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Like many would-be 802.11b hackers, I'm increasingly obsessed with pushing more bits further and faster for less cost (I believe the unofficial goal of our community wireless project is to provide infinite bandwidth everywhere for free. Of course, there are problems with approaching infinity, but it's still fun to try!)
The work that Andrew Clapp and others have done is helping to demystify the ancient black magick of Resonance (i.e. antenna building). And so, over last weekend, some friends and I decided to give it a go for ourselves.
(standard disclaimer): Anything you do with your gear is YOUR RESPONSIBILITY. This is a stupid idea that will probably ruin your radio, set your house on fire, bring the FCC to your door, ruin your crops, and send famine and pestilence across the land. And as the operator, it is YOUR RESPONSIBILITY to not take the word of some raving lunatic on the web with funny colored hair, and find things out for yourself. Your mileage will vary. I'm probably lying. You have been warned.
Anyway, our first run was a direct rip-off of Andrew Clapp's terrific original design (knowing next to nothing about antenna construction, it's helpful to start off with a working known good.) By using PVC, all-thread, washers, some cheap copper tubing, a Pringles can, and some scrap cardboard, we were able to make a prototype shotgun yagi in a matter of hours. Having a couple of other excited alpha geeks around can help move construction projects along very quickly.
Once this was up and running, we looked at the design, and of course speculated about ways to optimize it. While a directional antenna showing between 12 and 15db gain is impressive, it's also pretty large, physically. We realized that, if we were careful, we could fit a full wavelength inside the Pringles can itself (at a reduced total gain), but make the entire antenna much more compact.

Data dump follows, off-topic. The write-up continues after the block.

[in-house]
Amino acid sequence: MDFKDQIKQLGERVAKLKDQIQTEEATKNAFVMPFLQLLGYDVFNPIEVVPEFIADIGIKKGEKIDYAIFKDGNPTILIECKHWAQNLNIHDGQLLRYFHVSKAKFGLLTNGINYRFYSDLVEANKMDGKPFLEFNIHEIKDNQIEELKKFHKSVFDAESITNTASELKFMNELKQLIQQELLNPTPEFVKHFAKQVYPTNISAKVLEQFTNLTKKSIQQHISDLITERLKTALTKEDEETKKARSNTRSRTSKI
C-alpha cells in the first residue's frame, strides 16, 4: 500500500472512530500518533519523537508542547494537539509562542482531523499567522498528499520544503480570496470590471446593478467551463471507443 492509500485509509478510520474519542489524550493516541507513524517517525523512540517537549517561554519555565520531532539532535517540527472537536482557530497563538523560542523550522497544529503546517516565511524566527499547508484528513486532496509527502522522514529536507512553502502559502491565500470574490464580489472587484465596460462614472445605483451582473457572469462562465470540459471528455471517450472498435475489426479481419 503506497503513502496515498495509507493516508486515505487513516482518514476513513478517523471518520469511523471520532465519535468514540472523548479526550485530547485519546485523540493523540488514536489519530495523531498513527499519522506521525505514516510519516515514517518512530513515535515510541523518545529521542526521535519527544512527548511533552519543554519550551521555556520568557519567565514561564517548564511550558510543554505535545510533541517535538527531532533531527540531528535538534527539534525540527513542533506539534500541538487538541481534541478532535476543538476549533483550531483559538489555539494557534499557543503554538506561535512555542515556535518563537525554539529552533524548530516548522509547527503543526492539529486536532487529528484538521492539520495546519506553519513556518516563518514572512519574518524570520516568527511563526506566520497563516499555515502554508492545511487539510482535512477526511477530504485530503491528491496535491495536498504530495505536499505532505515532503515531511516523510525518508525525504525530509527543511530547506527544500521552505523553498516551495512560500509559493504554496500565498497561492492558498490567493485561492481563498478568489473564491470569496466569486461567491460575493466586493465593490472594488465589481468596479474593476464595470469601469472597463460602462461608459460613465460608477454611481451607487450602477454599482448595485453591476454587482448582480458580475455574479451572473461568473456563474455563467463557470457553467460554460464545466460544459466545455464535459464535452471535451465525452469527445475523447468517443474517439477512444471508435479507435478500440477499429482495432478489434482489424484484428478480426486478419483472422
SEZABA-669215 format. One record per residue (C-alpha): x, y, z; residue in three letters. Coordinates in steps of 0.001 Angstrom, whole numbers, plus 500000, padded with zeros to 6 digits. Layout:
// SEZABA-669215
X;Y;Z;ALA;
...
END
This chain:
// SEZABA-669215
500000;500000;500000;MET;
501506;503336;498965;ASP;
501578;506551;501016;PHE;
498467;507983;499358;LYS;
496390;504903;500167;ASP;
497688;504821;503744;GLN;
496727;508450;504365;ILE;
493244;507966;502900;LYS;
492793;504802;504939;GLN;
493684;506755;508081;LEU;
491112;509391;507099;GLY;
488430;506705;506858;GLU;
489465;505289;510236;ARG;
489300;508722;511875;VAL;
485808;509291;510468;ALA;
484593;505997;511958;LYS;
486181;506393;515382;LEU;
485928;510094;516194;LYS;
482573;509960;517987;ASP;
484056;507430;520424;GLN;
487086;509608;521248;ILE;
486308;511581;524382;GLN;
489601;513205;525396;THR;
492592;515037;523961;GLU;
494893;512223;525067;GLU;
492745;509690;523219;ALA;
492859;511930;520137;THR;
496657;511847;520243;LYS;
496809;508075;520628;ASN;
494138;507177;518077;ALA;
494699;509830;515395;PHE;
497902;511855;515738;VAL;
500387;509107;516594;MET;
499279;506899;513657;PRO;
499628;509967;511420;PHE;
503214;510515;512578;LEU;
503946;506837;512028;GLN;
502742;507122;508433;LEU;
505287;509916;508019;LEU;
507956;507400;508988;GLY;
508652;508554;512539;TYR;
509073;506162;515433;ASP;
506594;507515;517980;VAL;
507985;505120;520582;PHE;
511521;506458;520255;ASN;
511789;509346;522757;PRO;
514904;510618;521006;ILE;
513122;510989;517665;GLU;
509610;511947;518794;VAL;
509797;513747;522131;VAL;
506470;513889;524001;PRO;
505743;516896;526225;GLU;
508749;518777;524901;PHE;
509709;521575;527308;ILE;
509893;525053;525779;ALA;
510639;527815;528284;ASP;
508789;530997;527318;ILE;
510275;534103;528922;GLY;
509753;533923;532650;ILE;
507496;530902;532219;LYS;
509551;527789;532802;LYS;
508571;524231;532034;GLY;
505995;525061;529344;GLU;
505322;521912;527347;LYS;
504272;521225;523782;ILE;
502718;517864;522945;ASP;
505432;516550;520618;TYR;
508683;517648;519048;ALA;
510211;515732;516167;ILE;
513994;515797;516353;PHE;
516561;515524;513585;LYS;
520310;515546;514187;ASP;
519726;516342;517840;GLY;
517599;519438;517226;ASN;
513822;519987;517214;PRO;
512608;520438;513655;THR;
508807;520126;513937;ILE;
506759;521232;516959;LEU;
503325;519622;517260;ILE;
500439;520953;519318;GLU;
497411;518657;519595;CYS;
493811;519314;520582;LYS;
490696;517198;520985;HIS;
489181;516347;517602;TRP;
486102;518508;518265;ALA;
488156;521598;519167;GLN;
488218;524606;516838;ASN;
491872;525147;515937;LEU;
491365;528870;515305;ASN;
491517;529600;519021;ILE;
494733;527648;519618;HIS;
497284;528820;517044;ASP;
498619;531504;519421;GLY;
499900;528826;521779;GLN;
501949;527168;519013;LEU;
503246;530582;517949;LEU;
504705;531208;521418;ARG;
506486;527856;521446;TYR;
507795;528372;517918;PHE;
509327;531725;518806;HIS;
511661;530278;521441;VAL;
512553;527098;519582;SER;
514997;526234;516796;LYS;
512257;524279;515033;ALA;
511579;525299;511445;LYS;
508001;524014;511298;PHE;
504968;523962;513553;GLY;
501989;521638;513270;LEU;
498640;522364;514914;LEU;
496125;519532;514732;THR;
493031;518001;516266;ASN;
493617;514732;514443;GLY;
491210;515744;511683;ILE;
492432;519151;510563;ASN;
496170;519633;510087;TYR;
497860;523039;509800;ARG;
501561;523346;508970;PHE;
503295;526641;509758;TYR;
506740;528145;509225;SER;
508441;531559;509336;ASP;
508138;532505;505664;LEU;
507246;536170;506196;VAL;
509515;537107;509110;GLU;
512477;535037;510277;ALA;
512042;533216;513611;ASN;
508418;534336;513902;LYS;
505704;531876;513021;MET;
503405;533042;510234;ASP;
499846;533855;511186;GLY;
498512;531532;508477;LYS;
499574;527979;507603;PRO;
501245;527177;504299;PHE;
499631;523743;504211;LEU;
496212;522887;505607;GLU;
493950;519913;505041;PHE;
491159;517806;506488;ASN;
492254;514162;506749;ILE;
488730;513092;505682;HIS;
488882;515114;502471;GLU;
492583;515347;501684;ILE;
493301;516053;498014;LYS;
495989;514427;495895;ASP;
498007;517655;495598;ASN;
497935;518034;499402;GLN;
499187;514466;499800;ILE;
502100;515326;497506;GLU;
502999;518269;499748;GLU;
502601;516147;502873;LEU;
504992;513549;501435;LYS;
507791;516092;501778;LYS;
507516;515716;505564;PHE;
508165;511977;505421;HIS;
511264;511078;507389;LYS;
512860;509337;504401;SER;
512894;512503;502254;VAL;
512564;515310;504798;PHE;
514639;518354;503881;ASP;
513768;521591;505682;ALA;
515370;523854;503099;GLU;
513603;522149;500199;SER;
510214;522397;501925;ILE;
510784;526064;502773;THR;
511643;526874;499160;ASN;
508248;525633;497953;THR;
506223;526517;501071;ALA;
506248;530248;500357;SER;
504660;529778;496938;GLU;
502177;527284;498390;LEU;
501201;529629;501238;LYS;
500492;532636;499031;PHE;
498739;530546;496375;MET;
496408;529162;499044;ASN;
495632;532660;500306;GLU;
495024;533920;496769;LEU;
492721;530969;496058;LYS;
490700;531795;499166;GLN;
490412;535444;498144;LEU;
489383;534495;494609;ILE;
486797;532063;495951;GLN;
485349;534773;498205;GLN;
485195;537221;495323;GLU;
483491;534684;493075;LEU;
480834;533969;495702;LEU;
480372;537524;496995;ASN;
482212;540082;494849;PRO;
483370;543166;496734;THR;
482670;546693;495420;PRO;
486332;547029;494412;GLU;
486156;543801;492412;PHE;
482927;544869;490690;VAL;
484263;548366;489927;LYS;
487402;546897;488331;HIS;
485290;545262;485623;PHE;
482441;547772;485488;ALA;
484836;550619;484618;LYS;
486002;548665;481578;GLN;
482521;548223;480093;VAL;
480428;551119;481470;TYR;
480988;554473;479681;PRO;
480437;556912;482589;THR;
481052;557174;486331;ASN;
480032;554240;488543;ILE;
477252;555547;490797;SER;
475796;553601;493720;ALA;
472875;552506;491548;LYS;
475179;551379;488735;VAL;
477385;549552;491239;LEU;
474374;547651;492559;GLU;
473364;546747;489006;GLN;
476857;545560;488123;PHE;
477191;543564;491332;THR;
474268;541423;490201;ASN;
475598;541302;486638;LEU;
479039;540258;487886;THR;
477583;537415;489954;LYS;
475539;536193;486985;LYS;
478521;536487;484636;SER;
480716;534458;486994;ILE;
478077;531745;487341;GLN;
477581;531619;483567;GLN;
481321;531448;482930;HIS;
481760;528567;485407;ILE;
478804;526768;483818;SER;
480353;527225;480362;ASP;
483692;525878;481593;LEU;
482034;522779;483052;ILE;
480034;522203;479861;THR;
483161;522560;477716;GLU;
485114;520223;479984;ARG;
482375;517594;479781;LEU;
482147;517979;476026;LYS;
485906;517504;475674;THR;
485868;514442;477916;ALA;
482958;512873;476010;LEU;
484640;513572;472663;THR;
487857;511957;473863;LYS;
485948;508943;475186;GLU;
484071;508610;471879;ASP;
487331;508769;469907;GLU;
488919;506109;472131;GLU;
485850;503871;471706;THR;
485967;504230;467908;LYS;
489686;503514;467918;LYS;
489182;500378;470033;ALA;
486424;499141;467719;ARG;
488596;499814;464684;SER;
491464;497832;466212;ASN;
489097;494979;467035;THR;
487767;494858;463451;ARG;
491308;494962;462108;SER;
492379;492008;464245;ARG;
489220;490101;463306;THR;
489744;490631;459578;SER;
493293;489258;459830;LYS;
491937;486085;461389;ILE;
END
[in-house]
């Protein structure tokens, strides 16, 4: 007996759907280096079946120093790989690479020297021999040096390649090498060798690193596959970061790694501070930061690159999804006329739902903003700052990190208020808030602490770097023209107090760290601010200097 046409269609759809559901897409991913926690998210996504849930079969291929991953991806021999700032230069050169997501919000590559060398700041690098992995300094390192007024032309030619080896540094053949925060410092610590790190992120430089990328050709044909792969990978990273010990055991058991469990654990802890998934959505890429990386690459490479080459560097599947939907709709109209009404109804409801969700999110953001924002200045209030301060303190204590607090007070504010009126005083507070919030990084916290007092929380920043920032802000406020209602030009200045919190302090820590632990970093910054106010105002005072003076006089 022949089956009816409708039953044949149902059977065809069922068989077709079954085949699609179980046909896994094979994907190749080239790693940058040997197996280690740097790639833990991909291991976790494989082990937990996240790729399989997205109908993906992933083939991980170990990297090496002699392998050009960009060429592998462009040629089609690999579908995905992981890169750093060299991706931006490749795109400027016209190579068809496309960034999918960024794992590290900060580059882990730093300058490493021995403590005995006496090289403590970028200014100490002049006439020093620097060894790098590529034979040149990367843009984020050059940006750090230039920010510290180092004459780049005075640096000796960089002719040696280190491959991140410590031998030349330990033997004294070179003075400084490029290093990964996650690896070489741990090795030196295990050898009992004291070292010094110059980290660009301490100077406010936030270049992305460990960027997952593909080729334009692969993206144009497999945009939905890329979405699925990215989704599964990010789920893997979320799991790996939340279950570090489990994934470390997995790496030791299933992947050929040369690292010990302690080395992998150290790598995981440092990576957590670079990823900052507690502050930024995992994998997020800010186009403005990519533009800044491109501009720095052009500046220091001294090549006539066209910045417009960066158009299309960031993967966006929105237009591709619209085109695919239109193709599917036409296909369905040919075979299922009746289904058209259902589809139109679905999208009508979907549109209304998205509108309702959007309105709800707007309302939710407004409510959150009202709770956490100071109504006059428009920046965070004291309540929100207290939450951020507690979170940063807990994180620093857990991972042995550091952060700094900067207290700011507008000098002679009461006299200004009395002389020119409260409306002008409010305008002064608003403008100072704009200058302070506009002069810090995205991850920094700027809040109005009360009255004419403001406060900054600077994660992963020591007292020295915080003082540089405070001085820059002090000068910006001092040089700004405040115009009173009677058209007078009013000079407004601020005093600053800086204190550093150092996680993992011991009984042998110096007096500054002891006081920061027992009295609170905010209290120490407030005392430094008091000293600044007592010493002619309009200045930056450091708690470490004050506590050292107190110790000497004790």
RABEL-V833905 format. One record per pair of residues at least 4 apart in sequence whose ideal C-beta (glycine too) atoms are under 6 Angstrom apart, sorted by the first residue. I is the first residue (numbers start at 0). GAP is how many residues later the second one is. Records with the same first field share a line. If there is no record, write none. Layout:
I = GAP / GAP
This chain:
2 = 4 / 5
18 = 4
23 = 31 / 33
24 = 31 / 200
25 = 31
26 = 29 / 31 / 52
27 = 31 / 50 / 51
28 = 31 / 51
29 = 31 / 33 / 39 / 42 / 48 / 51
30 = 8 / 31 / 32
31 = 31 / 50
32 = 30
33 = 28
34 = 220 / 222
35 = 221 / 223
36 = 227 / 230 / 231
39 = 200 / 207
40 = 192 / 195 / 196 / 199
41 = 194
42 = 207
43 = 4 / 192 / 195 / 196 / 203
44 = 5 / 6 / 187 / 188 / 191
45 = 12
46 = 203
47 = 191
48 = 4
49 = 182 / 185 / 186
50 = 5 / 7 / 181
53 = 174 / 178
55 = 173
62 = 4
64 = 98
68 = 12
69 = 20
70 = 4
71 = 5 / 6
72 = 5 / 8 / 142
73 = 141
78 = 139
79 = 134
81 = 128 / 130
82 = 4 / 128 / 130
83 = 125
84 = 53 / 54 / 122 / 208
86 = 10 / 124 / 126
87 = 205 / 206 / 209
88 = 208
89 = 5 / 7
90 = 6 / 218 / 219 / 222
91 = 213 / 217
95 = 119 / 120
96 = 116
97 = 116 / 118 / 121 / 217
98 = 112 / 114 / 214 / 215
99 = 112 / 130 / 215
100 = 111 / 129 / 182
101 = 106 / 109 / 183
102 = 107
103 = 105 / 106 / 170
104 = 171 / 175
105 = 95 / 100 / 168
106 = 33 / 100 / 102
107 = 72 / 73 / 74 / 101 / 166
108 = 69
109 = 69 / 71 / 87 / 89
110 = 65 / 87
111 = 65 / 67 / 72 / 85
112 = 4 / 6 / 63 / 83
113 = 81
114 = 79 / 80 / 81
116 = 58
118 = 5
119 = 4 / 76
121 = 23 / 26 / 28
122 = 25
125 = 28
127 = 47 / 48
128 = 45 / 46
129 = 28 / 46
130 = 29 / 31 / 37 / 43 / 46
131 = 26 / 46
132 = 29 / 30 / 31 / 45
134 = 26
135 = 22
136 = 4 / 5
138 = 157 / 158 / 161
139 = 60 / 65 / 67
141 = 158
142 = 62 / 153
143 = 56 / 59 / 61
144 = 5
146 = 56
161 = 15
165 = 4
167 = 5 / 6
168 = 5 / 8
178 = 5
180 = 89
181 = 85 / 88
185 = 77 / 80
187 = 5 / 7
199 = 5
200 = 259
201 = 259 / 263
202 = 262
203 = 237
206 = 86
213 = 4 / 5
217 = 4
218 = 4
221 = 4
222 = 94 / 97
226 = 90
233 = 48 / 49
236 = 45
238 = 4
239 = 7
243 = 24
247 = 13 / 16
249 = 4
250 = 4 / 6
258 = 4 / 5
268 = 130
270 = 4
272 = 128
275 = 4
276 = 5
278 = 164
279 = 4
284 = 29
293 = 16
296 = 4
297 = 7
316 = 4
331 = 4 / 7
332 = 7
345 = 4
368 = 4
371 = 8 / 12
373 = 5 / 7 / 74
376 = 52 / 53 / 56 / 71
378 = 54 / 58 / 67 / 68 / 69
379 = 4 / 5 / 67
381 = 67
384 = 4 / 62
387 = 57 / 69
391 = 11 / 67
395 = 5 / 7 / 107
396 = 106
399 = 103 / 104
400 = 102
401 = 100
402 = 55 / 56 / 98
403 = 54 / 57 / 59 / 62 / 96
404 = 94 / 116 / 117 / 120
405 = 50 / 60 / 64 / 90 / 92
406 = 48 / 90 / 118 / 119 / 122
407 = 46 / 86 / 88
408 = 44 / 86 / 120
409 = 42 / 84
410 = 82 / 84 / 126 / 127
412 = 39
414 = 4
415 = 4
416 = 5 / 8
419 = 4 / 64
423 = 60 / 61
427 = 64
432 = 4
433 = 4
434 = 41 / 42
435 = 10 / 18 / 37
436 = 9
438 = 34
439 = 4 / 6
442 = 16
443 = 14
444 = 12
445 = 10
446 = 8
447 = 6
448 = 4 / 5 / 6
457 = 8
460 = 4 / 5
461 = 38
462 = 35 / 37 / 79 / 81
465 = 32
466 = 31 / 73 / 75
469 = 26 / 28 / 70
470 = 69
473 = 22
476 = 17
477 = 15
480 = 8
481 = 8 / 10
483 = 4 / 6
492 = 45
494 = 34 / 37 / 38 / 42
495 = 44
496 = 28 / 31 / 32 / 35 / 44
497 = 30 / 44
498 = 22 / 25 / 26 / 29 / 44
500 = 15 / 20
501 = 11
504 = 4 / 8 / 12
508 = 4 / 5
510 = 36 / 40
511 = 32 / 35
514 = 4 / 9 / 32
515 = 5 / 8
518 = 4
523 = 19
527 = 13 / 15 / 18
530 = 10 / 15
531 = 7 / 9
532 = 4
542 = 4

In about 45 minutes, we had the collector rod built, the locknuts on, and the whole thing in place. The result: A Pringles can that pulls about 12db!
|All-thread, 5 5/8" long, 1/8" OD||$1.00|
|two nylon lock nuts||$0.10|
|five 1" washers, 1/8" ID||$0.10|
|6" aluminum tubing, 1/4" ID||$0.75|
|A connector to match your radio pigtail
(we used a female N connector)
|1 1/2" piece of 12 gauge solid copper wire
(we used ground wire from house electrical wiring)
|A tall Pringles can
(any flavor, Ridges are optional.)
|Scrap plastic disc, 3" across
(like another Pringles can lid)
Of course, buying in bulk helps alot. You probably won't be able to find a 6" piece of all-thread; buy the standard size (usually one or two feet) and a 10-pack of washers and nuts while you're at it. Then, you'll have enough for two, for about $10.
Pipe cutter (or hacksaw or dremel tool, in a pinch)
Heavy duty cutters (or dremel again, to cut the all-thread)
Something sharp to pierce the plastic (like an awl or a drill bit)
Hot glue gun
Construction time: about an hour
Mark and cut four pieces of tubing, about 1.2" (1 15/64"). Where did I get this number? First figure out the wavelength at the bottom of the frequency range we're using (2.412 GHz, or channel 1). This will be the longest that the pipe should be:
W = 3.0 * 10^8 * (1 / 2.412) * 10^-9 W = (3.0 / 2.412) * 10^-1 W = 0.124 Meters W = 4.88 inches
We'll be cutting the pipe to quarter wavelength, so:
1/4 W = 4.88 / 4 1/4 W = 1.22"